# Thread: Surface Area of a Revolved Parametric Equations

1. ## Surface Area of a Revolved Parametric Equations

I have worked this problem over but still can not get a reasonable answer. I would like some help, please.

I am given the parametric equations: x=e^t and y=(1/3)e^3t. I am to revolve the resulting shape around the x-axis and calculate the surface area. I know that I must use
in order to find the surface area. However, I'm not sure what my radius is and the integral is difficult because of the tricks it needs.

I could really use some assistance ASAP.

2. Originally Posted by Ekeonee888
I have worked this problem over but still can not get a reasonable answer. I would like some help, please.

I am given the parametric equations: x=e^t and y=(1/3)e^3t. I am to revolve the resulting shape around the x-axis and calculate the surface area. I know that I must use
in order to find the surface area. However, I'm not sure what my radius is and the integral is difficult because of the tricks it needs.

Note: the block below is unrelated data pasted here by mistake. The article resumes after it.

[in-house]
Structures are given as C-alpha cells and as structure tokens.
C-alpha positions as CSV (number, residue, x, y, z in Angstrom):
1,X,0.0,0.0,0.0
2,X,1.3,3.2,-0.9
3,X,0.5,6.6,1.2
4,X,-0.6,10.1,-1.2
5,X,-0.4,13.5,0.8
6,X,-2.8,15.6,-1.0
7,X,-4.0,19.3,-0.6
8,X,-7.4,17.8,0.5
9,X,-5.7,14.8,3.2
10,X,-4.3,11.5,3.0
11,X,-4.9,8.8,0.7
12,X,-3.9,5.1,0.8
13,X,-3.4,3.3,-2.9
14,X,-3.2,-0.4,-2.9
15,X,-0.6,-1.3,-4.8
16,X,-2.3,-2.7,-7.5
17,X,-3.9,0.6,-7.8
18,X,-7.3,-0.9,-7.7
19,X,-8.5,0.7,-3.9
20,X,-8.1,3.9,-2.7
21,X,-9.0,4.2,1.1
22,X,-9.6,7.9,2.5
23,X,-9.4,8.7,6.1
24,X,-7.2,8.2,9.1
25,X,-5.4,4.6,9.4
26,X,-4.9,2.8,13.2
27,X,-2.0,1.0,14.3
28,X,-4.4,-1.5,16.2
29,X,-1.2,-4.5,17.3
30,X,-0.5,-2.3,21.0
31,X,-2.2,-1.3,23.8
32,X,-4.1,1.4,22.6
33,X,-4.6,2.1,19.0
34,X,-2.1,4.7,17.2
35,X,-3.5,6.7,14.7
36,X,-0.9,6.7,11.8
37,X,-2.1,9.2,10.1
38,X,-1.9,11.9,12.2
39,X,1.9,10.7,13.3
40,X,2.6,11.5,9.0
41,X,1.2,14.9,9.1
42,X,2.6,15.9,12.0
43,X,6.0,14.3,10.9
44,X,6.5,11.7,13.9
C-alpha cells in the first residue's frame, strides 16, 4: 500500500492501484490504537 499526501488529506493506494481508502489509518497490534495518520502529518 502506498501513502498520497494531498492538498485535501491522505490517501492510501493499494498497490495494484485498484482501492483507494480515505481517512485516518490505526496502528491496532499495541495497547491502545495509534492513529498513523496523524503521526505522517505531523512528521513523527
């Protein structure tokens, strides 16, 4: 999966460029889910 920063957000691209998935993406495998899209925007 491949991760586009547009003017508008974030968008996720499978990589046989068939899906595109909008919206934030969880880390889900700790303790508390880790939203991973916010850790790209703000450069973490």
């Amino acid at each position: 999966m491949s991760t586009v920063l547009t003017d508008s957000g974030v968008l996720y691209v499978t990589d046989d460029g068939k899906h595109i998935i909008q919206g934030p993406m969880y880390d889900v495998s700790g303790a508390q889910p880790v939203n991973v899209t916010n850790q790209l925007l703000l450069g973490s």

I could really use some assistance ASAP.
Do you have to do it parametrically? The y(x) formula is very simple.

-Dan

3. $\displaystyle x=e^t$

$\displaystyle y=\frac{1}{3}e^{3t}$

$\displaystyle y=\frac{1}{3}x^3$

This will make it a lot easier.

4. But one must put it in terms of t with the bounds 0<=t>=(ln3)/4

5. If you are given bounds for t then you know the bounds of x, as x is defined as a function of t.

6. As it's easier to work with respect to x, put the bounds for t in $\displaystyle x=e^t$ to find what they correspond for x and then integrate using these bounds.

7. Originally Posted by Ekeonee888
I have worked this problem over but still can not get a reasonable answer. I would like some help, please.

I am given the parametric equations: x=e^t and y=(1/3)e^3t. I am to revolve the resulting shape around the x-axis and calculate the surface area. I know that I must use
in order to find the surface area. However, I'm not sure what my radius is and the integral is difficult because of the tricks it needs.

I could really use some assistance ASAP.
$\displaystyle \frac{dx}{dt} = e^t$

$\displaystyle \frac{dy}{dt} = e^{3t}$

So
$\displaystyle A = 2 \pi \int_0^{ln(3)/4} e^t \sqrt{e^{2t} + e^{6t}}~dt$

$\displaystyle = 2 \pi \int_0^{ln(3)/4} e^{2t} \sqrt{1 + e^{4t}}~dt$

Let $\displaystyle u = e^{2t} \implies du = 2 e^{2t}~dt$, so
$\displaystyle A = \pi \int_1^{3/2} \sqrt{1 + u^2}~du$

Can you finish this now?

-Dan